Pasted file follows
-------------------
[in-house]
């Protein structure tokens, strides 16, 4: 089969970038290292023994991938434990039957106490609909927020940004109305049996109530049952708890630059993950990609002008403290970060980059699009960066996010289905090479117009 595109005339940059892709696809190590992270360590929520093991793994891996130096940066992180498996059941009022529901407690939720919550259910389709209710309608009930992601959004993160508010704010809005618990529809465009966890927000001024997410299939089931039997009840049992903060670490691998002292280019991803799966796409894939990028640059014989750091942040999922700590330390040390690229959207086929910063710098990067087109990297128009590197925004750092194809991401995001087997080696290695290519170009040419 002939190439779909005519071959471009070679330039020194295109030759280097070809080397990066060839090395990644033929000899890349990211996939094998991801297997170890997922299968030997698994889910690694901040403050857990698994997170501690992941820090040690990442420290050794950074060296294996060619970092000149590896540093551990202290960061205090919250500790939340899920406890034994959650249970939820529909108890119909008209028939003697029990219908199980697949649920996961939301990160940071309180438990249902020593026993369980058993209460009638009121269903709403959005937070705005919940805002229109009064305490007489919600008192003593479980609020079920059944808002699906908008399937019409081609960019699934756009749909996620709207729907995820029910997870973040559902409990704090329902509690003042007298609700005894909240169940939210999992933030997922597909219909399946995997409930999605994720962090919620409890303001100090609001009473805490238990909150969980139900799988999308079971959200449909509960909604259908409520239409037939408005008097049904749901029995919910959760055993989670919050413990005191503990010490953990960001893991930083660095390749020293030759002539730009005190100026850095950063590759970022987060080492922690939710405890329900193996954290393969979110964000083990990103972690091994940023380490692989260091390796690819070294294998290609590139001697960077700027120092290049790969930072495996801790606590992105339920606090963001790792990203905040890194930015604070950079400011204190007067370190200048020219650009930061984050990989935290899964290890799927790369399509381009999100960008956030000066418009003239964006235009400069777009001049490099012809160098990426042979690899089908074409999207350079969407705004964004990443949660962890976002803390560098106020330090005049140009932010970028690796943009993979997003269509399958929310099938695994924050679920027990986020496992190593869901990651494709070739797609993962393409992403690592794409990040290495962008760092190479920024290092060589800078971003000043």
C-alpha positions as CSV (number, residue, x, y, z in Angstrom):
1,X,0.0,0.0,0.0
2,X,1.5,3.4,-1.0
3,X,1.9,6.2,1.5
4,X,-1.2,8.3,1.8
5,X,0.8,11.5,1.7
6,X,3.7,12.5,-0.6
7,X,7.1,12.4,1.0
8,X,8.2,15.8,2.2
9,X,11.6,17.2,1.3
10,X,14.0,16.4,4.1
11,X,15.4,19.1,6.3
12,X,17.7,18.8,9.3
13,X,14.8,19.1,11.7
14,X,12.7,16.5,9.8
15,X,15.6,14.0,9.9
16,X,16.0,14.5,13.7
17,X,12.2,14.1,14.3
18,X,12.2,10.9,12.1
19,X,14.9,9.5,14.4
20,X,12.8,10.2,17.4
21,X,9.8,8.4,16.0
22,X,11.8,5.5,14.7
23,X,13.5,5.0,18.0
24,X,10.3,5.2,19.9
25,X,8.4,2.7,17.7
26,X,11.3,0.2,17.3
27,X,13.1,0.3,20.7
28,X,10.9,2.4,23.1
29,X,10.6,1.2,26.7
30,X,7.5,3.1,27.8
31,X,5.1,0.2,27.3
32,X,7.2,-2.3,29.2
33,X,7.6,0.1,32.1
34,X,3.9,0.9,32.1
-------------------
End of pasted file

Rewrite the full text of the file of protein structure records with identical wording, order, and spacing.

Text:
[in-house]
């Protein structure tokens, strides 16, 4: 089969970038290292023994991938434990039957106490609909927020940004109305049996109530049952708890630059993950990609002008403290970060980059699009960066996010289905090479117009 595109005339940059892709696809190590992270360590929520093991793994891996130096940066992180498996059941009022529901407690939720919550259910389709209710309608009930992601959004993160508010704010809005618990529809465009966890927000001024997410299939089931039997009840049992903060670490691998002292280019991803799966796409894939990028640059014989750091942040999922700590330390040390690229959207086929910063710098990067087109990297128009590197925004750092194809991401995001087997080696290695290519170009040419 002939190439779909005519071959471009070679330039020194295109030759280097070809080397990066060839090395990644033929000899890349990211996939094998991801297997170890997922299968030997698994889910690694901040403050857990698994997170501690992941820090040690990442420290050794950074060296294996060619970092000149590896540093551990202290960061205090919250500790939340899920406890034994959650249970939820529909108890119909008209028939003697029990219908199980697949649920996961939301990160940071309180438990249902020593026993369980058993209460009638009121269903709403959005937070705005919940805002229109009064305490007489919600008192003593479980609020079920059944808002699906908008399937019409081609960019699934756009749909996620709207729907995820029910997870973040559902409990704090329902509690003042007298609700005894909240169940939210999992933030997922597909219909399946995997409930999605994720962090919620409890303001100090609001009473805490238990909150969980139900799988999308079971959200449909509960909604259908409520239409037939408005008097049904749901029995919910959760055993989670919050413990005191503990010490953990960001893991930083660095390749020293030759002539730009005190100026850095950063590759970022987060080492922690939710405890329900193996954290393969979110964000083990990103972690091994940023380490692989260091390796690819070294294998290609590139001697960077700027120092290049790969930072495996801790606590992105339920606090963001790792990203905040890194930015604070950079400011204190007067370190200048020219650009930061984050990989935290899964290890799927790369399509381009999100960008956030000066418009003239964006235009400069777009001049490099012809160098990426042979690899089908074409999207350079969407705004964004990443949660962890976002803390560098106020330090005049140009932010970028690796943009993979997003269509399958929310099938695994924050679920027990986020496992190593869901990651494709070739797609993962393409992403690592794409990040290495962008760092190479920024290092060589800078971003000043």
C-alpha positions as CSV (number, residue, x, y, z in Angstrom):
1,X,0.0,0.0,0.0
2,X,1.5,3.4,-1.0
3,X,1.9,6.2,1.5
4,X,-1.2,8.3,1.8
5,X,0.8,11.5,1.7
6,X,3.7,12.5,-0.6
7,X,7.1,12.4,1.0
8,X,8.2,15.8,2.2
9,X,11.6,17.2,1.3
10,X,14.0,16.4,4.1
11,X,15.4,19.1,6.3
12,X,17.7,18.8,9.3
13,X,14.8,19.1,11.7
14,X,12.7,16.5,9.8
15,X,15.6,14.0,9.9
16,X,16.0,14.5,13.7
17,X,12.2,14.1,14.3
18,X,12.2,10.9,12.1
19,X,14.9,9.5,14.4
20,X,12.8,10.2,17.4
21,X,9.8,8.4,16.0
22,X,11.8,5.5,14.7
23,X,13.5,5.0,18.0
24,X,10.3,5.2,19.9
25,X,8.4,2.7,17.7
26,X,11.3,0.2,17.3
27,X,13.1,0.3,20.7
28,X,10.9,2.4,23.1
29,X,10.6,1.2,26.7
30,X,7.5,3.1,27.8
31,X,5.1,0.2,27.3
32,X,7.2,-2.3,29.2
33,X,7.6,0.1,32.1
34,X,3.9,0.9,32.1